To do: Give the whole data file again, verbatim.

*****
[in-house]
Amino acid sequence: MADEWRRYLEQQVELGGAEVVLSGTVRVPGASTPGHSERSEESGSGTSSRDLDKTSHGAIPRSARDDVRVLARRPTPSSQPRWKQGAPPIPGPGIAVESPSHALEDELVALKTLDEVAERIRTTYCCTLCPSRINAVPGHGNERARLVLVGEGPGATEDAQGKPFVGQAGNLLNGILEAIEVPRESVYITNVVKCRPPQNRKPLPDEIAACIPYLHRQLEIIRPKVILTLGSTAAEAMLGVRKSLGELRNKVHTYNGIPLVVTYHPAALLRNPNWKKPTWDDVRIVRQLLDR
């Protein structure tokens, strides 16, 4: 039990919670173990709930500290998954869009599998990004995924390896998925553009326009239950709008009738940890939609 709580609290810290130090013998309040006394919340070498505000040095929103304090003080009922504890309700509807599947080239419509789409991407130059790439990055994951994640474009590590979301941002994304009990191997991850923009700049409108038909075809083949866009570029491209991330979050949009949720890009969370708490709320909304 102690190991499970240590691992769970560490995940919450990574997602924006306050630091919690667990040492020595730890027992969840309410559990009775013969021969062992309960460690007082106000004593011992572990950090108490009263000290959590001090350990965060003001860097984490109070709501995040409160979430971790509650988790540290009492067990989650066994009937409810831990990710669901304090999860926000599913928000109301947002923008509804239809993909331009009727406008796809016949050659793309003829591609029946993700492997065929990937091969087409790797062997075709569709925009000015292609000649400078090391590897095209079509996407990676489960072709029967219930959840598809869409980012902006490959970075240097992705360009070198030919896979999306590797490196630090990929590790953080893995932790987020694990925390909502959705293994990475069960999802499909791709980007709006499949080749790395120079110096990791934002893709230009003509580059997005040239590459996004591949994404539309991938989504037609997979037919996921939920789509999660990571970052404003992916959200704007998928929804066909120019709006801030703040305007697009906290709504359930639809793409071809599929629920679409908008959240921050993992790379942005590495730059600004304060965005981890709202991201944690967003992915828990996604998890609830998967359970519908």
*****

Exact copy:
[in-house]
Amino acid sequence: MADEWRRYLEQQVELGGAEVVLSGTVRVPGASTPGHSERSEESGSGTSSRDLDKTSHGAIPRSARDDVRVLARRPTPSSQPRWKQGAPPIPGPGIAVESPSHALEDELVALKTLDEVAERIRTTYCCTLCPSRINAVPGHGNERARLVLVGEGPGATEDAQGKPFVGQAGNLLNGILEAIEVPRESVYITNVVKCRPPQNRKPLPDEIAACIPYLHRQLEIIRPKVILTLGSTAAEAMLGVRKSLGELRNKVHTYNGIPLVVTYHPAALLRNPNWKKPTWDDVRIVRQLLDR
């Protein structure tokens, strides 16, 4: 039990919670173990709930500290998954869009599998990004995924390896998925553009326009239950709008009738940890939609 709580609290810290130090013998309040006394919340070498505000040095929103304090003080009922504890309700509807599947080239419509789409991407130059790439990055994951994640474009590590979301941002994304009990191997991850923009700049409108038909075809083949866009570029491209991330979050949009949720890009969370708490709320909304 102690190991499970240590691992769970560490995940919450990574997602924006306050630091919690667990040492020595730890027992969840309410559990009775013969021969062992309960460690007082106000004593011992572990950090108490009263000290959590001090350990965060003001860097984490109070709501995040409160979430971790509650988790540290009492067990989650066994009937409810831990990710669901304090999860926000599913928000109301947002923008509804239809993909331009009727406008796809016949050659793309003829591609029946993700492997065929990937091969087409790797062997075709569709925009000015292609000649400078090391590897095209079509996407990676489960072709029967219930959840598809869409980012902006490959970075240097992705360009070198030919896979999306590797490196630090990929590790953080893995932790987020694990925390909502959705293994990475069960999802499909791709980007709006499949080749790395120079110096990791934002893709230009003509580059997005040239590459996004591949994404539309991938989504037609997979037919996921939920789509999660990571970052404003992916959200704007998928929804066909120019709006801030703040305007697009906290709504359930639809793409071809599929629920679409908008959240921050993992790379942005590495730059600004304060965005981890709202991201944690967003992915828990996604998890609830998967359970519908």